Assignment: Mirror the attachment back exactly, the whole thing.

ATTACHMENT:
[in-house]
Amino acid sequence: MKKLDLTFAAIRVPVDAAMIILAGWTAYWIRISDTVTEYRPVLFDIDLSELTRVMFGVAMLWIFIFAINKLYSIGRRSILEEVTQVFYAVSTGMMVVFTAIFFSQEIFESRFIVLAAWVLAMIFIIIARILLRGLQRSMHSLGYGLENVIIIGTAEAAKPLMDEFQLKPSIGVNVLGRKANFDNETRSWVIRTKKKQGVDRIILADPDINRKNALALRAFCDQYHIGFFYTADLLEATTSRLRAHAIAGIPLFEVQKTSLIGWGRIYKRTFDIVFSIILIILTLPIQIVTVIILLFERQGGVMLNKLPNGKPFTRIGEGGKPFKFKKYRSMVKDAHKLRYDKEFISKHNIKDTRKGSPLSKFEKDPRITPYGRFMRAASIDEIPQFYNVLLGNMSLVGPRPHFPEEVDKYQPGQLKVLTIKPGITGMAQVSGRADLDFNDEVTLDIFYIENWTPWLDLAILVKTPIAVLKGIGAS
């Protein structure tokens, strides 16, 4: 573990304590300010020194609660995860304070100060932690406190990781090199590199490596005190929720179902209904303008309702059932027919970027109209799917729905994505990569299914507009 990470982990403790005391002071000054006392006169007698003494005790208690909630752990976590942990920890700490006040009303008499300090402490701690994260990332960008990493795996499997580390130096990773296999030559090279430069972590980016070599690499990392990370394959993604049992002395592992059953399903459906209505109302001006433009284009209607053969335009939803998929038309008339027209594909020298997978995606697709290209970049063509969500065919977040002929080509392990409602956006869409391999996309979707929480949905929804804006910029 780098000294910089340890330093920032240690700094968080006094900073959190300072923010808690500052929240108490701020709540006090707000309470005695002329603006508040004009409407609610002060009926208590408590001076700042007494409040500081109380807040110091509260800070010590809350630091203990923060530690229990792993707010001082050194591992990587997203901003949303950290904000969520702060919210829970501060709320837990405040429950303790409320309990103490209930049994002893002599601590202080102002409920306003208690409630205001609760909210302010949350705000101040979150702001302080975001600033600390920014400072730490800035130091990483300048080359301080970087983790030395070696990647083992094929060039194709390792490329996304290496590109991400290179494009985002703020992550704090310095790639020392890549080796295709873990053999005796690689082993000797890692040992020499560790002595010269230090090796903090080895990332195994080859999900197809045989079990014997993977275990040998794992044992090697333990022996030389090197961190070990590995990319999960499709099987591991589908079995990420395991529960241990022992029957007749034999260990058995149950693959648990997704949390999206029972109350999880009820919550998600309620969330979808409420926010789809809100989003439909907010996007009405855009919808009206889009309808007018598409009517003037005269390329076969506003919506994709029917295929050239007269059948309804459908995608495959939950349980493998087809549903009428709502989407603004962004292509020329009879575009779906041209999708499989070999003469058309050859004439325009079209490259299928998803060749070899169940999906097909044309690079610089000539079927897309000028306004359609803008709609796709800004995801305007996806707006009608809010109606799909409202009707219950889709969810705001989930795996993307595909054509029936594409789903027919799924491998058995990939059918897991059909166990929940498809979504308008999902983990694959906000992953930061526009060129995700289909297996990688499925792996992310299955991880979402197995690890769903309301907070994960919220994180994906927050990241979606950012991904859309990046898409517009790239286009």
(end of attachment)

[in-house]
Amino acid sequence: MKKLDLTFAAIRVPVDAAMIILAGWTAYWIRISDTVTEYRPVLFDIDLSELTRVMFGVAMLWIFIFAINKLYSIGRRSILEEVTQVFYAVSTGMMVVFTAIFFSQEIFESRFIVLAAWVLAMIFIIIARILLRGLQRSMHSLGYGLENVIIIGTAEAAKPLMDEFQLKPSIGVNVLGRKANFDNETRSWVIRTKKKQGVDRIILADPDINRKNALALRAFCDQYHIGFFYTADLLEATTSRLRAHAIAGIPLFEVQKTSLIGWGRIYKRTFDIVFSIILIILTLPIQIVTVIILLFERQGGVMLNKLPNGKPFTRIGEGGKPFKFKKYRSMVKDAHKLRYDKEFISKHNIKDTRKGSPLSKFEKDPRITPYGRFMRAASIDEIPQFYNVLLGNMSLVGPRPHFPEEVDKYQPGQLKVLTIKPGITGMAQVSGRADLDFNDEVTLDIFYIENWTPWLDLAILVKTPIAVLKGIGAS
């Protein structure tokens, strides 16, 4: 573990304590300010020194609660995860304070100060932690406190990781090199590199490596005190929720179902209904303008309702059932027919970027109209799917729905994505990569299914507009 990470982990403790005391002071000054006392006169007698003494005790208690909630752990976590942990920890700490006040009303008499300090402490701690994260990332960008990493795996499997580390130096990773296999030559090279430069972590980016070599690499990392990370394959993604049992002395592992059953399903459906209505109302001006433009284009209607053969335009939803998929038309008339027209594909020298997978995606697709290209970049063509969500065919977040002929080509392990409602956006869409391999996309979707929480949905929804804006910029 780098000294910089340890330093920032240690700094968080006094900073959190300072923010808690500052929240108490701020709540006090707000309470005695002329603006508040004009409407609610002060009926208590408590001076700042007494409040500081109380807040110091509260800070010590809350630091203990923060530690229990792993707010001082050194591992990587997203901003949303950290904000969520702060919210829970501060709320837990405040429950303790409320309990103490209930049994002893002599601590202080102002409920306003208690409630205001609760909210302010949350705000101040979150702001302080975001600033600390920014400072730490800035130091990483300048080359301080970087983790030395070696990647083992094929060039194709390792490329996304290496590109991400290179494009985002703020992550704090310095790639020392890549080796295709873990053999005796690689082993000797890692040992020499560790002595010269230090090796903090080895990332195994080859999900197809045989079990014997993977275990040998794992044992090697333990022996030389090197961190070990590995990319999960499709099987591991589908079995990420395991529960241990022992029957007749034999260990058995149950693959648990997704949390999206029972109350999880009820919550998600309620969330979808409420926010789809809100989003439909907010996007009405855009919808009206889009309808007018598409009517003037005269390329076969506003919506994709029917295929050239007269059948309804459908995608495959939950349980493998087809549903009428709502989407603004962004292509020329009879575009779906041209999708499989070999003469058309050859004439325009079209490259299928998803060749070899169940999906097909044309690079610089000539079927897309000028306004359609803008709609796709800004995801305007996806707006009608809010109606799909409202009707219950889709969810705001989930795996993307595909054509029936594409789903027919799924491998058995990939059918897991059909166990929940498809979504308008999902983990694959906000992953930061526009060129995700289909297996990688499925792996992310299955991880979402197995690890769903309301907070994960919220994180994906927050990241979606950012991904859309990046898409517009790239286009």